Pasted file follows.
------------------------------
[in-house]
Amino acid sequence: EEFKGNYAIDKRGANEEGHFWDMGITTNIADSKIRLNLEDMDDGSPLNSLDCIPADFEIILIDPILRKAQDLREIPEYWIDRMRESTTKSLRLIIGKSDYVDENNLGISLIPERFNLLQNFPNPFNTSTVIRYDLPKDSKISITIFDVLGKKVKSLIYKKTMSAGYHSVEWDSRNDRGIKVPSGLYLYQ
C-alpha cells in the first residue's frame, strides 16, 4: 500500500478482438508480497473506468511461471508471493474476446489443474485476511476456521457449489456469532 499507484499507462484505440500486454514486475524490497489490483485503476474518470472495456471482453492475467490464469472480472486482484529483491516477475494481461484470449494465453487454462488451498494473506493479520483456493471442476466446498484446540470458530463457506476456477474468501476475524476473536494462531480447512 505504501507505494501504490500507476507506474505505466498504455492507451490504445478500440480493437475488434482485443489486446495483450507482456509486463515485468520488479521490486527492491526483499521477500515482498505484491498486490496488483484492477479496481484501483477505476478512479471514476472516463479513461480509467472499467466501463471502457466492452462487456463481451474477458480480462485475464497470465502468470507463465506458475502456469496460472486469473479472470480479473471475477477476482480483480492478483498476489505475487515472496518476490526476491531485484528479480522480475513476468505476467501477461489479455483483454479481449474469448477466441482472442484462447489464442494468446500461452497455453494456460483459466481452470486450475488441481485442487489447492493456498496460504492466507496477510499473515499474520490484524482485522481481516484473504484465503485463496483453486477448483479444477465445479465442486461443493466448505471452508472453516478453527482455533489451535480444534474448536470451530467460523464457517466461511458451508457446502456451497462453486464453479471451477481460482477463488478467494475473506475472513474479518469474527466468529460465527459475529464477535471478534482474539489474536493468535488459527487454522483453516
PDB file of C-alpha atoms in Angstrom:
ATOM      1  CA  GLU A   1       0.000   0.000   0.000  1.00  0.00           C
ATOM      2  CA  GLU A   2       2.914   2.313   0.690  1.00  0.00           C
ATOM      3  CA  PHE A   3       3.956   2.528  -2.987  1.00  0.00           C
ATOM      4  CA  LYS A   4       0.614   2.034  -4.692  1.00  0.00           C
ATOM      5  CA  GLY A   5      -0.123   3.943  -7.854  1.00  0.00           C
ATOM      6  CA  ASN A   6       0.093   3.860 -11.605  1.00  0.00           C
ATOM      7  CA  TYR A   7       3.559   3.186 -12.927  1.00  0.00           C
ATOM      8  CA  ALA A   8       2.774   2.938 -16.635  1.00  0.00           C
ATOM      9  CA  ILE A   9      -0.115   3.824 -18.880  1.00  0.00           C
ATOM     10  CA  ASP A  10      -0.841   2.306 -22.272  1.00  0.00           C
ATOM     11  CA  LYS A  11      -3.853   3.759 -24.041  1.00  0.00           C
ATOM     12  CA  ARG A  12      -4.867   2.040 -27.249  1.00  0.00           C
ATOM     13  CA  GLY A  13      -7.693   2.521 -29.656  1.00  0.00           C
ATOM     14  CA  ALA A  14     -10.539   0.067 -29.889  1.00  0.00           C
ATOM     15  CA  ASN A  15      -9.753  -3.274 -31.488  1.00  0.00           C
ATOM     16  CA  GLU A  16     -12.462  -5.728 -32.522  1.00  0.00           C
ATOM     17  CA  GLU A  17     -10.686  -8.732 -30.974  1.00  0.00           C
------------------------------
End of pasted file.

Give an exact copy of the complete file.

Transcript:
[in-house]
Amino acid sequence: EEFKGNYAIDKRGANEEGHFWDMGITTNIADSKIRLNLEDMDDGSPLNSLDCIPADFEIILIDPILRKAQDLREIPEYWIDRMRESTTKSLRLIIGKSDYVDENNLGISLIPERFNLLQNFPNPFNTSTVIRYDLPKDSKISITIFDVLGKKVKSLIYKKTMSAGYHSVEWDSRNDRGIKVPSGLYLYQ
C-alpha cells in the first residue's frame, strides 16, 4: 500500500478482438508480497473506468511461471508471493474476446489443474485476511476456521457449489456469532 499507484499507462484505440500486454514486475524490497489490483485503476474518470472495456471482453492475467490464469472480472486482484529483491516477475494481461484470449494465453487454462488451498494473506493479520483456493471442476466446498484446540470458530463457506476456477474468501476475524476473536494462531480447512 505504501507505494501504490500507476507506474505505466498504455492507451490504445478500440480493437475488434482485443489486446495483450507482456509486463515485468520488479521490486527492491526483499521477500515482498505484491498486490496488483484492477479496481484501483477505476478512479471514476472516463479513461480509467472499467466501463471502457466492452462487456463481451474477458480480462485475464497470465502468470507463465506458475502456469496460472486469473479472470480479473471475477477476482480483480492478483498476489505475487515472496518476490526476491531485484528479480522480475513476468505476467501477461489479455483483454479481449474469448477466441482472442484462447489464442494468446500461452497455453494456460483459466481452470486450475488441481485442487489447492493456498496460504492466507496477510499473515499474520490484524482485522481481516484473504484465503485463496483453486477448483479444477465445479465442486461443493466448505471452508472453516478453527482455533489451535480444534474448536470451530467460523464457517466461511458451508457446502456451497462453486464453479471451477481460482477463488478467494475473506475472513474479518469474527466468529460465527459475529464477535471478534482474539489474536493468535488459527487454522483453516
PDB file of C-alpha atoms in Angstrom:
ATOM      1  CA  GLU A   1       0.000   0.000   0.000  1.00  0.00           C
ATOM      2  CA  GLU A   2       2.914   2.313   0.690  1.00  0.00           C
ATOM      3  CA  PHE A   3       3.956   2.528  -2.987  1.00  0.00           C
ATOM      4  CA  LYS A   4       0.614   2.034  -4.692  1.00  0.00           C
ATOM      5  CA  GLY A   5      -0.123   3.943  -7.854  1.00  0.00           C
ATOM      6  CA  ASN A   6       0.093   3.860 -11.605  1.00  0.00           C
ATOM      7  CA  TYR A   7       3.559   3.186 -12.927  1.00  0.00           C
ATOM      8  CA  ALA A   8       2.774   2.938 -16.635  1.00  0.00           C
ATOM      9  CA  ILE A   9      -0.115   3.824 -18.880  1.00  0.00           C
ATOM     10  CA  ASP A  10      -0.841   2.306 -22.272  1.00  0.00           C
ATOM     11  CA  LYS A  11      -3.853   3.759 -24.041  1.00  0.00           C
ATOM     12  CA  ARG A  12      -4.867   2.040 -27.249  1.00  0.00           C
ATOM     13  CA  GLY A  13      -7.693   2.521 -29.656  1.00  0.00           C
ATOM     14  CA  ALA A  14     -10.539   0.067 -29.889  1.00  0.00           C
ATOM     15  CA  ASN A  15      -9.753  -3.274 -31.488  1.00  0.00           C
ATOM     16  CA  GLU A  16     -12.462  -5.728 -32.522  1.00  0.00           C
ATOM     17  CA  GLU A  17     -10.686  -8.732 -30.974  1.00  0.00           C